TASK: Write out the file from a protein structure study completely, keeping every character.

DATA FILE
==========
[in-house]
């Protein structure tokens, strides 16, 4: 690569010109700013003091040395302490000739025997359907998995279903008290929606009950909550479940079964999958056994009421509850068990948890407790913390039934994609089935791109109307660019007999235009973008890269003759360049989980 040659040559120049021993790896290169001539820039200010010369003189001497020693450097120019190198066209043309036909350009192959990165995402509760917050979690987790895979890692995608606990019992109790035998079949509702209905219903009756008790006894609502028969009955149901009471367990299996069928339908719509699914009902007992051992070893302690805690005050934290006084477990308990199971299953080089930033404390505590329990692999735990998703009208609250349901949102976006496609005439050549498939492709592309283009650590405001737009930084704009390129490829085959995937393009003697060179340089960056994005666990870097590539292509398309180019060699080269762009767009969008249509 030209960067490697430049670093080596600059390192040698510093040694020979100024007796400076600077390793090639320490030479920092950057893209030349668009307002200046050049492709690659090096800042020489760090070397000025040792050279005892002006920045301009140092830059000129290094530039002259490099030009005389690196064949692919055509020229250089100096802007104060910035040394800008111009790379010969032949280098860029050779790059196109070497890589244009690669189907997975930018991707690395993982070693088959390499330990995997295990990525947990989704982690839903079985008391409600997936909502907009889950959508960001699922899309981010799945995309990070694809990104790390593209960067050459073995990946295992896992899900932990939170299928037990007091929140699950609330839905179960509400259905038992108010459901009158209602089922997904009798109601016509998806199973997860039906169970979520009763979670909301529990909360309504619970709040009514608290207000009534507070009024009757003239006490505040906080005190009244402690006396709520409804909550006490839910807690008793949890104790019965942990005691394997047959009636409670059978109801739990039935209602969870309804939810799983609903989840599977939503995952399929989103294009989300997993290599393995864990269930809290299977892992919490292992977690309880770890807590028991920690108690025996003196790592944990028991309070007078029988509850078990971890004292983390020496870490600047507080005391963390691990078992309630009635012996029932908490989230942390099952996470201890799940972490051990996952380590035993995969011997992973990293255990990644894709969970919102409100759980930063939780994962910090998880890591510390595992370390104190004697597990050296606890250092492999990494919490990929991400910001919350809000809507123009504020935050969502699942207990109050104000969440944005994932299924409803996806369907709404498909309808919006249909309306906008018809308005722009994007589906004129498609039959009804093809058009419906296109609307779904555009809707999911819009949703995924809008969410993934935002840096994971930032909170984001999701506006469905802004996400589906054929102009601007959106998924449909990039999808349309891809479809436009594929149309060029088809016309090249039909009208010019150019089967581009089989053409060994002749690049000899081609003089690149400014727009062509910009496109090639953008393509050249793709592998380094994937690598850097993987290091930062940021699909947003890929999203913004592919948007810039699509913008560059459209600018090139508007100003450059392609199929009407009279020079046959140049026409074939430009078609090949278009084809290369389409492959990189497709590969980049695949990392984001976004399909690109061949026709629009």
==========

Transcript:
[in-house]
């Protein structure tokens, strides 16, 4: 690569010109700013003091040395302490000739025997359907998995279903008290929606009950909550479940079964999958056994009421509850068990948890407790913390039934994609089935791109109307660019007999235009973008890269003759360049989980 040659040559120049021993790896290169001539820039200010010369003189001497020693450097120019190198066209043309036909350009192959990165995402509760917050979690987790895979890692995608606990019992109790035998079949509702209905219903009756008790006894609502028969009955149901009471367990299996069928339908719509699914009902007992051992070893302690805690005050934290006084477990308990199971299953080089930033404390505590329990692999735990998703009208609250349901949102976006496609005439050549498939492709592309283009650590405001737009930084704009390129490829085959995937393009003697060179340089960056994005666990870097590539292509398309180019060699080269762009767009969008249509 030209960067490697430049670093080596600059390192040698510093040694020979100024007796400076600077390793090639320490030479920092950057893209030349668009307002200046050049492709690659090096800042020489760090070397000025040792050279005892002006920045301009140092830059000129290094530039002259490099030009005389690196064949692919055509020229250089100096802007104060910035040394800008111009790379010969032949280098860029050779790059196109070497890589244009690669189907997975930018991707690395993982070693088959390499330990995997295990990525947990989704982690839903079985008391409600997936909502907009889950959508960001699922899309981010799945995309990070694809990104790390593209960067050459073995990946295992896992899900932990939170299928037990007091929140699950609330839905179960509400259905038992108010459901009158209602089922997904009798109601016509998806199973997860039906169970979520009763979670909301529990909360309504619970709040009514608290207000009534507070009024009757003239006490505040906080005190009244402690006396709520409804909550006490839910807690008793949890104790019965942990005691394997047959009636409670059978109801739990039935209602969870309804939810799983609903989840599977939503995952399929989103294009989300997993290599393995864990269930809290299977892992919490292992977690309880770890807590028991920690108690025996003196790592944990028991309070007078029988509850078990971890004292983390020496870490600047507080005391963390691990078992309630009635012996029932908490989230942390099952996470201890799940972490051990996952380590035993995969011997992973990293255990990644894709969970919102409100759980930063939780994962910090998880890591510390595992370390104190004697597990050296606890250092492999990494919490990929991400910001919350809000809507123009504020935050969502699942207990109050104000969440944005994932299924409803996806369907709404498909309808919006249909309306906008018809308005722009994007589906004129498609039959009804093809058009419906296109609307779904555009809707999911819009949703995924809008969410993934935002840096994971930032909170984001999701506006469905802004996400589906054929102009601007959106998924449909990039999808349309891809479809436009594929149309060029088809016309090249039909009208010019150019089967581009089989053409060994002749690049000899081609003089690149400014727009062509910009496109090639953008393509050249793709592998380094994937690598850097993987290091930062940021699909947003890929999203913004592919948007810039699509913008560059459209600018090139508007100003450059392609199929009407009279020079046959140049026409074939430009078609090949278009084809290369389409492959990189497709590969980049695949990392984001976004399909690109061949026709629009």